ANR v. C.O.P. Coal Development et al, No. 2:2010cv00079 - Document 30 (D. Utah 2012)

Court Description: MEMORANDUM DECISION and ORDER granting 21 Motion to Dismiss Appeal as Moot. Signed by Judge Ted Stewart on 05/02/2012. (tls)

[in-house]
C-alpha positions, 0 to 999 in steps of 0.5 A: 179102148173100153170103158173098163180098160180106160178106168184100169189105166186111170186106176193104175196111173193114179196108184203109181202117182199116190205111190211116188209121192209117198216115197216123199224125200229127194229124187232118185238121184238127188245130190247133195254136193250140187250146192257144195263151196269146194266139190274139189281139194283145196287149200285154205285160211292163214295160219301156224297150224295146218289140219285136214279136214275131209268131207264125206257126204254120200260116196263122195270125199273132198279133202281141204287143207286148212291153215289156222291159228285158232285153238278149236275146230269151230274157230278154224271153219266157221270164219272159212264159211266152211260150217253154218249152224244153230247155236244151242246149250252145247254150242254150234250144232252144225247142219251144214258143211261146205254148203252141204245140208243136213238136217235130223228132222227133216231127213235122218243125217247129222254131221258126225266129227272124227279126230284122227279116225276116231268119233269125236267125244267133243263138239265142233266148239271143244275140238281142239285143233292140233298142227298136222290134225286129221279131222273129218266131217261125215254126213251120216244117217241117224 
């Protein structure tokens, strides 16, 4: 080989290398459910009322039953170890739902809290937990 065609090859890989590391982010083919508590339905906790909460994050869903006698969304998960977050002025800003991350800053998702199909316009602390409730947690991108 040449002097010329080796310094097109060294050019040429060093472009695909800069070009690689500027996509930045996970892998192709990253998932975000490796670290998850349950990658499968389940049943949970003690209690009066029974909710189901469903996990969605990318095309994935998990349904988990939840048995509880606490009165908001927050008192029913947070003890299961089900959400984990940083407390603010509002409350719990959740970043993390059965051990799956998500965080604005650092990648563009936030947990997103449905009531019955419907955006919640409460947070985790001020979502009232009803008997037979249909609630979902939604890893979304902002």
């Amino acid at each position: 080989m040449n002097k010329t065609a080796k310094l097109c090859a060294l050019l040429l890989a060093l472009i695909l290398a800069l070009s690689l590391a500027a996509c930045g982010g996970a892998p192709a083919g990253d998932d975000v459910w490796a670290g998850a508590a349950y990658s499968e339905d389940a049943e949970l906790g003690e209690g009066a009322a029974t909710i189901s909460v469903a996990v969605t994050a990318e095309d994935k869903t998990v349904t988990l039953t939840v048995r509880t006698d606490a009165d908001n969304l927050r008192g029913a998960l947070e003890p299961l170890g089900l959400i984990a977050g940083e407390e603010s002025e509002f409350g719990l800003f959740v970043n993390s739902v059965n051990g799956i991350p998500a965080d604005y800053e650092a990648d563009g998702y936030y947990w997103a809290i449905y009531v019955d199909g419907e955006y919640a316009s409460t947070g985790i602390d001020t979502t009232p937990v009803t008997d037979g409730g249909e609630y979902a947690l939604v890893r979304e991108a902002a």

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IN THE UNITED STATES COURT FOR THE DISTRICT OF UTAH CENTRAL DIVISION ANR COMPANY, INC. Appellant, MEMORANDUM DECISION AND ORDER GRANTING MOTION TO DISMISS APPEAL AS MOOT v. KENNETH A. RUSHTON, Trustee, et al., Case No. 2:10-CV-79 TS Appellees. This matter is before the Court on appellee Kenneth A. Rushton, Chapter 7 Trustee of the Estate of C.W. Mining Company ( Trustee ) and Interested Parties Rhino Energy LLC ( Rhino ) and Castle Valley Mining LLC s ( Castle Valley ) Joint Motion for Dismissal of Appeal as Moot.1 For the reasons discussed more fully below, the Court will grant the Motion. I. BACKGROUND This dispute arises out of the involuntary Chapter 7 bankruptcy proceedings of C.W. Mining Company ( CWM ). Before entering bankruptcy, CWM was in the business of mining coal. In September of 1999, ANR Company, Inc. ( ANR ) entered into a Coal Operating Agreement (the ANR Agreement ) with CWM. Pursuant to the ANR Agreement, ANR gave 1 Docket No. 21. 1 CWM the right to mine coal on ANR s property located in Carbon County. This property was located adjacent to an underground mine CWM was then mining known as the Bear Canyon Mine. During September of 1999, CWM also entered into a Logical Mining Unit Agreement ( LMU Agreement ) with ANR, C.O.P. Coal Development Company, and Hiawatha Coal Company, Inc. ( Hiawatha ). Pertinent to this appeal, the LMU Agreement contained the following clause: This agreement may be terminated by any party upon sixty (60) days written notice to the other parties and will automatically terminate upon the expiration of the Coal Mining Lease between ANR and Hiawatha. . . . Termination of this agreement shall also terminate the Coal Operating Agreement between ANR and CWM. 2 The LMU Agreement further provided that termination of the LMU Agreement would automatically terminate the ANR Agreement. Both parties agree that the LMU Agreement terminated no later than April 10, 2001.3 The bankruptcy court found that the ANR Agreement was re-executed by the relevant parties after April 10, 2001 but before April 20, 2001. 4 Based on this determination, the bankruptcy court further found that (1) the ANR Agreement was not in default; (2) the ANR Agreement remained in full force and effect as of the petition date; and (3) the ANR Agreement is a separate agreement from the LMU Agreement. The bankruptcy court specifically found that 2 Docket No. 26 Ex. A, at 2. 3 See Docket No. 23 Ex. 1, at 6. 4 Id. at 7. 2 the LMU Agreement was not re-executed and held that the LMU Agreement is ineffective and nonbinding on this estate or any assignee of the Trustee. 5 Pursuant to the above, the bankruptcy court entered a sale order (the Sale Order ) on August 4, 2010, which specifically incorporated the ANR Agreement as one of CWM s assets.6 The Sale Order provided for the purchase by Rhino of virtually all of CWM s assets for a total purchase price of $15 million. No party to the underlying bankruptcy proceedings sought a stay of the Sale Order and, thus, the assets were conveyed on August 25, 2010.7 Since that time, Rhino and Castle Valley have expended substantial money and time in seeking to make the assets of the CWM estate productive. The parties dispute the following issues ANR raises in this appeal: 1. 2. ... 4. 5. 6. Whether the [bankruptcy court] erred in granting the Trustee s specific prayer for relief that the LMU [A]greement is ineffective and nonbinding on this estate or any assignee of the Trustee under §§ 365 or 363. Whether the [bankruptcy court] erred in finding that the ANR . . . Agreement was re-executed by the relevant parties after April 10, 2001 but before April 20, 2001. Whether the [bankruptcy court] erred in concluding that the ANR . . . Agreement is a separate agreement that remained in full force and effect as of the petition date. Whether the [bankruptcy court] erred in concluding that re-executing of the ANR . . . Agreement renewed and ratified it independently of the LMU Agreement. Whether the [bankruptcy court] erred in concluding that no basis exists for resurrecting the terminated LMU Agreement. ... 5 Id. at 11. 6 In re C.W. Mining Company, No. 08-20105 at Docket No. 1558. 7 The assets were actually conveyed to Castle Valley, a wholly-owned subsidiary of Rhino. 3 8. 9. 10. 11. 12. ... 14. Whether the [bankruptcy court] erred in concluding that the ANR . . . Agreement was not void upon its inception and did not otherwise terminate between the time of its re-execution and the petition date. Whether the [bankruptcy court] erred in concluding that the parties did not mutually abandon the ANR . . . Agreement. Whether the [bankruptcy court] erred in concluding that [CWM] did not breach the ANR . . . Agreement when it did not perform any of its duties under the agreement. Whether the [bankruptcy court] erred in concluding that the execution of a duplicate original of the ANR Lease, as an exhibit to the LMU Agreement, created a new agreement independent of the LMU Agreement. Whether the [bankruptcy court] erred in denying ANR s Motion for Partial Summary Judgment on [the] ANR Lease. Whether the [bankruptcy court] erred in finding the ANR [] Agreement enforceable against ANR when . . . [CWM] had no mining permit to mine the ANR property and could not possibly comply with the terms of the agreement.8 II. DISCUSSION The Trustee and Interested Parties assert that the Court is without jurisdiction to determine this appeal (1) because the relief sought by ANR seeks to upset the sale of the ANR Agreement to Rhino in contravention of the mootness doctrine found in 11 U.S.C. § 363(m) and (2) because, even if the Court finds § 363(m) inapplicable, the Court should apply the doctrine of equitable mootness and dismiss ANR s appeal. A. 11 U.S.C. § 363(m) The Trustee and Interested Parties assert that this appeal is moot under § 363(m) because (1) the ANR Agreement was included in the sale to a good faith purchaser, (2) ANR did not seek a stay of the Sale Order, and (3) a ruling for ANR in this appeal would affect the validity of the 8 Docket No. 2, at 3-4. 4 Sale Order. ANR contends that § 363(m) does not apply to this appeal because ANR is not seeking to invalidate or overturn the sale of the mining assets to Rhino; rather, it seeks only the relief the Court has power to award. 9 Subsection 363(m) provides: The reversal or modification on appeal of an authorization under subsection (b) or (c) of this section of a sale or lease of property does not affect the validity of a sale or lease under such authorization to an entity that purchased or leased such property in good faith, whether or not such entity knew of the pendency of the appeal, unless such authorization and such sale or lease were stayed pending appeal. Here, ANR does not dispute that Rhino is a good faith purchaser. It is also undisputed that ANR did not seek to stay the Sale Order. Thus, [t]he mootness question turns on what relief is available to [ANR] if it were to prevail in this appeal. 10 [Section] 363(m) forecloses any remedy . . . that would affect the validity of the trustee s sale. But it does not preclude a remedy that would not affect the validity of the sale. 11 Furthermore, [t]he burden of showing mootness is on the trustee, which here means showing that [ANR] would not have such a remedy. 12 9 Docket No. 25, at 2. 10 C.O.P. Coal Dev. Co. v. C.W. Mining Co. (In re C.W. Mining Co.), 641 F.3d 1235, 1239 (10th Cir. 2011) (citing Church of Scientology v. United States, 506 U.S. 9, 12 (1992) (noting that appeal should be dismissed as moot if it is impossible for the court to grant any effectual relief whatever ) and Osborn v. Durant Bank & Trust Co. (In re Osborn), 24 F.3d 1199, 1203 (10th Cir. 1994) (holding that because it is not impossible for the court to grant some measure of effective relief, the Osborns appeal is not moot )). 11 Id. 12 Id. 5 Through this appeal, ANR seeks to overturn the bankruptcy court s findings: (1) that the ANR Agreement was a separate agreement from the LMU Agreement; (2) that the ANR Agreement remained in full force and effect; and (3) that CWM was not in default of the ANR Agreement. The Trustee and Interested Parties properly assert that the Sale Order was premised on each of the above listed findings. Thus, the Court could not grant the requested relief and overturn said findings without affecting the validity of the Sale Order. ANR contends that [t]he appropriate remedy for several of the other issues in this appeal may also be in the form of equitable relief. 13 However, the only equitable relief ANR seeks is declaratory relief relating to the terms of the LMU Agreement that were not included in the bankruptcy court s interpretation of the ANR Agreement. Any such declaratory relief would necessarily call into question the bankruptcy court s interpretation of the ANR Agreement and, therefore, would affect the validity of the Sale Order. In sum, because the relief ANR seeks in this appeal would necessarily affect the validity of the Sale Order, the Court finds that the Trustee has met his burden to establish mootness under § 363(m). For this reason, the Court is without jurisdiction to hear ANR s appeal. B. EQUITABLE MOOTNESS As an alternative ground for granting the instant Motion, the Court will consider whether this appeal is moot under the doctrine of equitable mootness. The equitable mootness doctrine 13 Docket No. 25, at 7. 6 allows a court to decline to hear a bankruptcy appeal, even when relief could be granted, if implementing the relief would be inequitable. 14 As a threshold issue, it must be determined whether the doctrine of equitable mootness is applicable in the context of a Chapter 7 bankruptcy proceeding. The Tenth Circuit formally adopted the doctrine of equitable mootness in the case of In re Paige.15 Paige, like almost all cases in which the doctrine of equitable mootness has been invoked, involved a confirmed Chapter 11 reorganization plan that had been substantially consummated. 16 In C.O.P. Coal Dev. Co. v. C.W. Mining Co. (In re C.W. Mining Co.),17 the Tenth Circuit declined to reach the issue of whether the equitable mootness doctrine applies to Chapter 7 proceedings. The equitable mootness doctrine allows a court to decline to hear a bankruptcy appeal, even when relief could be granted, if implementing the relief would be inequitable. We have adopted this doctrine in the context of Chapter 11 reorganization plans, but we have not applied it in the Chapter 7 setting. Even if it does apply, we are not required to do so as it is discretionary with the court. Rather than decide whether the doctrine can be applied, and, if so, weigh the doctrine s six factors in this case in the face of an underdeveloped record on this issue, we think the better and more appropriate course is to resolve this appeal on the merits. 18 14 C.O.P. Coal, 641 F.3d at 1239-40 (internal citation omitted). 15 584 F.3d 1327 (10th Cir. 2009). 16 C.W. Mining Co. v. Aquila, Inc. (In re C.W. Mining Co.), 431 B.R. 307, 2009 WL 4798264, at *4 (10th Cir. BAP 2009), rev d on other grounds, 636 F.3d 1257 (10th Cir. 2011). 17 C.O.P. Coal, 641 F.3d 1235. 18 Id. at 1239-40 (citing Paige, 548 F.3d at 1335-38 n.7). 7 In both Paige and C.O.P. Coal, the Bankruptcy Appellate Panel for the Tenth Circuit ( BAP ) and the Tenth Circuit Court of Appeals declined to apply the doctrine of equitable mootness in favor of reaching the merits of the subject appeals. However, the holdings and rationale of those cases do not appear to stand for the proposition as ANR would have this Court believe that equitable mootness definitively does not apply to Chapter 7 bankruptcy appeals. While the Tenth Circuit has yet to apply the equitable mootness doctrine to a Chapter 7 bankruptcy, other courts have applied equitable mootness in the liquidation context. For example, the Ninth Circuit has applied the equitable mootness doctrine in both Chapter 719 and Chapter 13 liquidation proceedings.20 The Ninth Circuit is not alone, as other circuits have applied the equitable mootness doctrine in the context of Chapter 7 bankruptcies in the same manner and based on the same policy considerations as Chapter 11 proceedings.21 Indeed, when confronted with this issue, no circuit has affirmatively held equitable mootness inapplicable.22 19 Fitzgerald v. Ninn Worx Sr, Inc. (In re Fitzgerald), 428 B.R. 872 (9th Cir. BAP 2010). 20 Id. at 881 (citing Suter v. Goedert, 504 F.3d 982, 987 (9th Cir. 2007)). 21 See Hicks, Muse & Co., Inc. v. Brandt (In re Healthco Int l, Inc.), 136 F.3d 45 (1st Cir. 1998); Drawbridge Special Opportunities Fund v. Shawnee Hills, Inc. (In re Shawnee Hills, Inc.), 125 F. App x 466 (4th Cir. 2005) (unpublished) (holding that bank s appeal of district court s ruling that bank had to honor Chapter 7 debtor-employer s prepetition payroll checks was equitably moot, where hundreds of employees had already cashed their checks, bank had failed to seek stay of bankruptcy court s order requiring bank to honor checks, and a reversal of that order would substantially affect the equitable relief granted and could significantly impact the third-party employees, who were not parties to the appeal and had received no notice that bank might seek to compel them to disgorge their wages). 22 See In re San Patricio Cnty. Cmty. Action Agency, 575 F.3d 553, 558 (5th Cir. 2009) (holding that [i]t is certainly arguable that equitable mootness has no application to an appeal in 8 After thorough review of the relevant case law, the Court is persuaded that equitable mootness should apply.23 In keeping with those circuits that have applied equitable mootness to Chapter 7 proceedings, the Court will adopt the same approach taken when applying equitable mootness to Chapter 11 proceedings. The Tenth Circuit has set out the following six-part test for determining whether an appeal is equitably moot: (1) Has the appellant sought and/or obtained a stay pending appeal? (2) Has the appealed plan been substantially consummated? (3) Will the rights of innocent third parties be adversely affected by reversal of the confirmed plan? (4) Will the public-policy need for reliance on the confirmed bankruptcy plan and the need for creditors generally to be able to rely on bankruptcy court decisions be undermined by reversal of the plan? (5) If appellant s challenge were upheld, what would be the likely impact upon a successful reorganization of the debtor? And (6) based upon a quick look at the merits of appellant s challenge to the plan, is appellant s challenge legally meritorious or equitably compelling? These six factors are not necessarily conclusive, nor will each factor always merit equal weight.24 The Court will address each of the six factors in turn. a Chapter 7 liquidation, but indicating that there was no need to make such a comprehensive statement about equitable mootness in that case because under traditional equitable mootness analysis, [the] case [was] not moot ); see also In re Anthanassious, 418 F. App x 91, 94 n.3 (3d Cir. 2011) (unpublished). 23 The Court would further note that this approach is supported by the facts of Paige. As the Tenth Circuit noted, the trustee in that case was initially appointed as the Chapter 7 Trustee. However, after filing under Chapter 7, the debtor requested that the court convert his Chapter 7 filing into a Chapter 11 filing, and the bankruptcy court granted that motion. [The Trustee] subsequently moved to convert the case back to Chapter 7, but the bankruptcy court denied that motion. However, the court subsequently granted [the Trustee] s motion to become the Chapter 11 trustee. Paige, 584 F.3d at 1331 n.2. Thus, Paige involved a proceeding that in many ways resembled a Chapter 7, rather than a Chapter 11 bankruptcy. 24 Id. at 1337-39. 9 1. STAY The first question in an equitable mootness inquiry is whether the appellant secured a stay to prevent execution of the reorganization plan. This inquiry really involves two questions: (1) Did the party seeking reversal try to obtain a stay? (2) Assuming the party seeking reversal sought a stay, was that party successful in obtaining a stay pending appeal?25 The Tenth Circuit has instructed that both of these questions are significant. 26 On the one hand, an appellant s complete and unjustified failure to seek a stay will often make it unfair for the court to grant relief especially if that relief may affect third parties. 27 On the other hand, [the Court] will be more inclined to accommodate an appellant who has diligently but unsuccessfully pursued a stay pending appeal, even if awarding him relief may adversely affect third parties. 28 Thus, [the Court] will not only look to whether a stay has been obtained; [but] will also inquire into whether the appellant has sought a stay pending appeal. 29 25 Id. at 1341 (quoting United States ex rel. FCC v. GWI PCS 1 Inc. (In re GWI PCS 1 Inc.), 230 F.3d 788 (5th Cir. 2000)). 26 Id. 27 Id. (citing Trone v. Roberts Farm, Inc. (In re Roberts Farms, Inc.), 652 F.2d 793, 798 (9th Cir. 1981) ( An entirely separate and independent ground for dismissal has also been established because Appellants have failed and neglected diligently to pursue their available remedies to obtain a stay of the objectionable orders of the Bankruptcy Court and have permitted such a comprehensive change of circumstances to occur as to render it inequitable for this court to consider the merits of the appeal. )). 28 Id. (citing Deutsche Bank AG v. Metromedia Fiber Network, Inc. (In re Metromedia Fiber Network, Inc.), 416 F.3d 136, 144 (2d Cir. 2005) (stating that [w]e insist that a party seek a stay even if it may seem highly unlikely that the bankruptcy court will issue one )). 29 Id. 10 Here, it is undisputed that ANR did not seek a stay of either the Sale Order or, indeed, of any order of the bankruptcy court giving rise to this appeal. Because ANR failed to take any action in this regard, this factor weighs in favor of finding this appeal equitably moot. 2. SUBSTANTIAL CONSUMMATION The second consideration in the mootness inquiry is whether the reorganization plan has been substantially consummated. 30 In determining whether a plan has been substantially consummated, [the Court will] apply the Bankruptcy Code s three-part definition. 31 The Bankruptcy Code defines substantial consummation of a reorganization plan as: (A) transfer of all or substantially all of the property proposed by the plan to be transferred; (B) assumption by the debtor or by the successor to the debtor under the plan of the business or of the management of all or substantially all of the property dealt with by the plan; and (C) commencement of distribution under the plan. 32 The very nature of a sale order in a liquidation proceeding contemplates such actions provided in the Bankruptcy Code s definition of substantial consummation. Once a sale order becomes effective, it is contemplated that there will be a transfer of all or substantially all of the property and a commencement of distribution. Unlike the majority of reorganization plans, the assets are not restructured; rather, they are liquidated. In this case, CWM s assets were sold to Rhino for $15,000,000. 30 Id. 31 Sutton v. Weinman (In re Centrix Fin. LLC), 394 F. App x 485, 487 (10th Cir. 2010) (unpublished). 32 Paige, 584 F.3d at 1341-42 (quoting 11 U.S.C. § 1101(2)). 11 In this action, the Trustee and Interested Parties assert that this transaction has been substantially consummated because: Payments have been made, possession and control of highly regulated properties have been assumed, millions of dollars of equipment and repairs have been ordered, people have been hired, and extensive work has already gone into preparing to mine coal. 33 ANR contends that it is of no consequence that the Sale Order is substantially consummated because it is not seeking to unravel the sale; rather, it is seeking intermediate relief that only represents a small percentage of the CWM estate.34 The intermediate relief that ANR seeks is the interpretation of the ANR Agreement. Rhino indicates that it relied upon the bankruptcy court s interpretation of the ANR Agreement in agreeing to purchase the CWM estate. Thus, were ANR granted the relief it seeks a differing interpretation of the ANR Agreement it could affect the validity of the Sale Order. The intermediate relief, if granted, would at the very least call into question the validity of a portion of the Sale Order and possibly require the unwinding of that portion of the Sale Order. Therefore, ANR s assertion that it is not seeking any relief in this appeal that would affect the Sale Order is disingenuous. For this reason, the Court finds ANR s defense on this factor unpersuasive and this factor weighs in favor of the Court finding this appeal equitably moot. 33 Docket No. 22, at 21 (citing Docket No. 23 Exs. 5, 6). 34 See Docket No. 25, at 15. 12 3. EFFECT ON THIRD-PARTIES The effects that reversal will have on non-party creditors is probably the foremost concern in [the Court s] analysis of equitable mootness. 35 It is because of this factor that Rhino and Castle Valley have intervened in this Motion. As interested parties the purchasers of the CWM mining estate both Rhino and Castle Valley are concerned with how this Court s ruling may impact property they have rightfully purchased and invested substantial sums in maintaining and developing. After expending said considerable sums of money and time in reliance on the Sale Order, Rhino and Castle Valley are compelled to defend the assets they purchased. It is the rights of Rhino and Castle Valley, along with those creditors who stand to receive payout from the amounts paid by Rhino and Castle Valley, with which this Court is most concerned. Because Rhino, Castle Valley, and other creditors stand to lose the value of their exchange through this appeal, this factor weighs in favor of finding this appeal equitably moot. 4. PUBLIC POLICY This factor reflects a court s concern for striking the proper balance between the equitable considerations of finality and good faith reliance on a judgment and the competing 35 Paige, 584 F.3d at 1343 (quoting Wooley v. Faulkner (In re SI Restructuring, Inc.), 542 F.3d 131, 136 (5th Cir. 2008) ( The ultimate question to be decided is whether the Court can grant relief without undermining the plan and, thereby, affecting third parties. )). 13 interests that underlie the right of a party to seek review of a bankruptcy court order adversely affecting him. 36 In [Paige], [the Tenth Circuit] acknowledged that completed acts in accordance with an unstayed order of the bankruptcy court must not thereafter be routinely vulnerable to nullification if a plan of reorganization is to succeed. And [further] found it equally important that a court not reverse a bankruptcy plan if an appellate reversal . . . would create a nightmarish situation for the bankruptcy court on remand and make reconstructive relief extremely improbable. But [the Tenth Circuit] also considered the seriousness of the appeal allegations as a countervailing concern that could weigh against a determination of equitable mootness.37 As has been discussed previously, Rhino, Castle Valley, and CWM s creditors have an interest in the finality of the unstayed Sale Order. They have exercised good faith reliance on the Sale Order being a valid judgment of the bankruptcy court entitling them to the proceeds for which they have provided value or, in the case of the creditors, for which they are owed for past value provided. While cognizant of ANR s right to seek review of the bankruptcy court s orders which, undoubtedly, have an effect on ANR here, the Court is persuaded that ANR, in a delinquent fashion, is seeking a second day in Court. Furthermore, the issues raised in this appeal are not troubling allegations of bad faith dealings or a lack of disinterestedness on the part fo the Trustee.38 The majority of issues raised 36 Id. at 1347 (quoting First Union Real Estate Equity & Mortg. Inv. v. Club Assocs. (In re Club Assocs.), 956 F.2d 1065, 1069 (11th Cir. 1992)). 37 In re Centrix, 394 F. App x at 492 (quoting Paige, 584 F.3d at 1347). 38 Paige, 584 F.3d at 1347 ( [T]here are countervailing concerns that outweigh the public policy interest in finality of bankruptcy court decisions in this case. [Appellant] raises troubling allegations of bad-faith dealings between the debtor . . . and the trustee, and of a lack of disinterestedness on the part of the trustee. ). 14 by ANR relate to the bankruptcy court s interpretation of the ANR and LMU Agreements. Allegations of faulty contract interpretation are not of themselves troubling allegations that bring to light some issue that [speaks] to the integrity of the bankruptcy process. 39 For these reasons, the Court find this factor weighs heavily in favor of finding this appeal equitably moot. 5. IMPACT ON NEW REORGANIZATION The fifth factor a court should consider in determining whether an appeal is equitably moot is the impact of reversal upon the likelihood of a new, successful reorganization. 40 Here, the Trustee and Interested Parties have presented evidence that if the Sale Order were reversed it is unlikely the same value could once more be recuperated from the CWM assets. The coal operating agreements, which constitute the majority of the CWM estate purchased by Rhino, require that the property be continuously mined. The Trustee has attested that if the sale were reversed he would be unable to comply with this requirement. Though not necessarily relevant on this factor, Rhino has expended significant sums of money bringing the estate in compliance with the continuous operations clause and making the CWM mines once more operational and productive. Here, ANR would have the Court believe that the removal of its coal operating agreement would not reduce the value of the CWM estate or otherwise affect the sale. ANR does not dispute that, were the sale to be unwound, it would be highly unlikely that a comparable sale 39 Id. 40 In re Centrix, 394 F. App x at 493. 15 could be made. Therefore, the Court finds that this factor weighs in favor of finding this appeal equitably moot. 6. MERITS The final factor in evaluating whether an appeal is equitably moot involves a quick look at the merits of appellant s challenge to the plan to determine if it is legally meritorious or equitably compelling. 41 Here, the Trustee and Interested Parties assert that ANR s appeal of the ANR Order is close to frivolous. 42 ANR does not rally any defense to counter this characterization. Though without sufficient information to make a definite determination whether this appeal is meritorious, the Court would note that ANR s claims do not appear to be substantively compelling. Therefore, this factor weighs in favor of finding the appeal equitably moot. 7. CONCLUSION In sum, the Court finds that review of the above factors supports a finding that this appeal is equitably moot. III. CONCLUSION For the foregoing reasons, it is hereby ORDERED that the Trustee, Rhino, and Castle Valley s Joint Motion for Dismissal of Appeal as Moot (Docket No. 21) is GRANTED. The Clerk of Court is directed to close this case forthwith. 41 Id. at 493-94 (quoting Paige, 584 F.3d at 1339). 42 Docket No. 22, at 23. 16 DATED May 2, 2012. BY THE COURT: ______________________________ TED STEWART United States District Judge 17